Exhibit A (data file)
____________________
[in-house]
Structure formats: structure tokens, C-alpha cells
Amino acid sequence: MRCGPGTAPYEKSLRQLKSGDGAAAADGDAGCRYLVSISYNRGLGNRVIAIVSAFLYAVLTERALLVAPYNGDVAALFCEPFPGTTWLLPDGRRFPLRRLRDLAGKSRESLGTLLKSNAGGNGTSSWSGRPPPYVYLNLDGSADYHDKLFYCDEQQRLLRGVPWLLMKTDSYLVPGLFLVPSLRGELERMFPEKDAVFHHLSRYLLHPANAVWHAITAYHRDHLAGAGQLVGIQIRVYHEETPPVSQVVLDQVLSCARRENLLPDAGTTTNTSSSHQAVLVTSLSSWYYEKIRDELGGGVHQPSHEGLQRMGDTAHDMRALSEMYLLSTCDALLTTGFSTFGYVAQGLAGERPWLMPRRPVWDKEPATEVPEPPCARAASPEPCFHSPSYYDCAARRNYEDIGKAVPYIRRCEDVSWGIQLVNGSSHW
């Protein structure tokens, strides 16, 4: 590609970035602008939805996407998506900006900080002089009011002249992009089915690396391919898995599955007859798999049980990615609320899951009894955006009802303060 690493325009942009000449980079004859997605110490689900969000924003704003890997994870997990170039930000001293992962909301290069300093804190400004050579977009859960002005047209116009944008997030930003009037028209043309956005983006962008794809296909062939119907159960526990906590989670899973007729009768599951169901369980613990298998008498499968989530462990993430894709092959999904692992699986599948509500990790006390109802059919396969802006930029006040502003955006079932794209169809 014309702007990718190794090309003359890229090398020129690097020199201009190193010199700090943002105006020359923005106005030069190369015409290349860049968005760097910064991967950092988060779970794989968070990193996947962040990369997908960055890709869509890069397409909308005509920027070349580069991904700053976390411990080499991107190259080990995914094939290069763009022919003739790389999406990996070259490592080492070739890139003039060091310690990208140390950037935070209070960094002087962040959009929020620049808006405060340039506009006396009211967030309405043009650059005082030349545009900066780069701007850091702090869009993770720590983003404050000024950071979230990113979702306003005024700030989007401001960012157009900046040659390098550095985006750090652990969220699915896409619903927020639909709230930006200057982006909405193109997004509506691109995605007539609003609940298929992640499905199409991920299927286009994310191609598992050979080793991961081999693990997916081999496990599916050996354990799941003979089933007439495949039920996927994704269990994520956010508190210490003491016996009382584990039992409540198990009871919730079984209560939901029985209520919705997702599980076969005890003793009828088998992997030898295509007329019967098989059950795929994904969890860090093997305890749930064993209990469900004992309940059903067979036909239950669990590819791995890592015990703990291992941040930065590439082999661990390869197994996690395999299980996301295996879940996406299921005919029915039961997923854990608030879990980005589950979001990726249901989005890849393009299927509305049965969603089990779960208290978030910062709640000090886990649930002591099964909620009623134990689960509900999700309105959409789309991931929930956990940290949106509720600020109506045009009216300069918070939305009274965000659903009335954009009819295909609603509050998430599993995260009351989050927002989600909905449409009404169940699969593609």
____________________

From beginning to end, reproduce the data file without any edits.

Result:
[in-house]
Structure formats: structure tokens, C-alpha cells
Amino acid sequence: MRCGPGTAPYEKSLRQLKSGDGAAAADGDAGCRYLVSISYNRGLGNRVIAIVSAFLYAVLTERALLVAPYNGDVAALFCEPFPGTTWLLPDGRRFPLRRLRDLAGKSRESLGTLLKSNAGGNGTSSWSGRPPPYVYLNLDGSADYHDKLFYCDEQQRLLRGVPWLLMKTDSYLVPGLFLVPSLRGELERMFPEKDAVFHHLSRYLLHPANAVWHAITAYHRDHLAGAGQLVGIQIRVYHEETPPVSQVVLDQVLSCARRENLLPDAGTTTNTSSSHQAVLVTSLSSWYYEKIRDELGGGVHQPSHEGLQRMGDTAHDMRALSEMYLLSTCDALLTTGFSTFGYVAQGLAGERPWLMPRRPVWDKEPATEVPEPPCARAASPEPCFHSPSYYDCAARRNYEDIGKAVPYIRRCEDVSWGIQLVNGSSHW
């Protein structure tokens, strides 16, 4: 590609970035602008939805996407998506900006900080002089009011002249992009089915690396391919898995599955007859798999049980990615609320899951009894955006009802303060 690493325009942009000449980079004859997605110490689900969000924003704003890997994870997990170039930000001293992962909301290069300093804190400004050579977009859960002005047209116009944008997030930003009037028209043309956005983006962008794809296909062939119907159960526990906590989670899973007729009768599951169901369980613990298998008498499968989530462990993430894709092959999904692992699986599948509500990790006390109802059919396969802006930029006040502003955006079932794209169809 014309702007990718190794090309003359890229090398020129690097020199201009190193010199700090943002105006020359923005106005030069190369015409290349860049968005760097910064991967950092988060779970794989968070990193996947962040990369997908960055890709869509890069397409909308005509920027070349580069991904700053976390411990080499991107190259080990995914094939290069763009022919003739790389999406990996070259490592080492070739890139003039060091310690990208140390950037935070209070960094002087962040959009929020620049808006405060340039506009006396009211967030309405043009650059005082030349545009900066780069701007850091702090869009993770720590983003404050000024950071979230990113979702306003005024700030989007401001960012157009900046040659390098550095985006750090652990969220699915896409619903927020639909709230930006200057982006909405193109997004509506691109995605007539609003609940298929992640499905199409991920299927286009994310191609598992050979080793991961081999693990997916081999496990599916050996354990799941003979089933007439495949039920996927994704269990994520956010508190210490003491016996009382584990039992409540198990009871919730079984209560939901029985209520919705997702599980076969005890003793009828088998992997030898295509007329019967098989059950795929994904969890860090093997305890749930064993209990469900004992309940059903067979036909239950669990590819791995890592015990703990291992941040930065590439082999661990390869197994996690395999299980996301295996879940996406299921005919029915039961997923854990608030879990980005589950979001990726249901989005890849393009299927509305049965969603089990779960208290978030910062709640000090886990649930002591099964909620009623134990689960509900999700309105959409789309991931929930956990940290949106509720600020109506045009009216300069918070939305009274965000659903009335954009009819295909609603509050998430599993995260009351989050927002989600909905449409009404169940699969593609």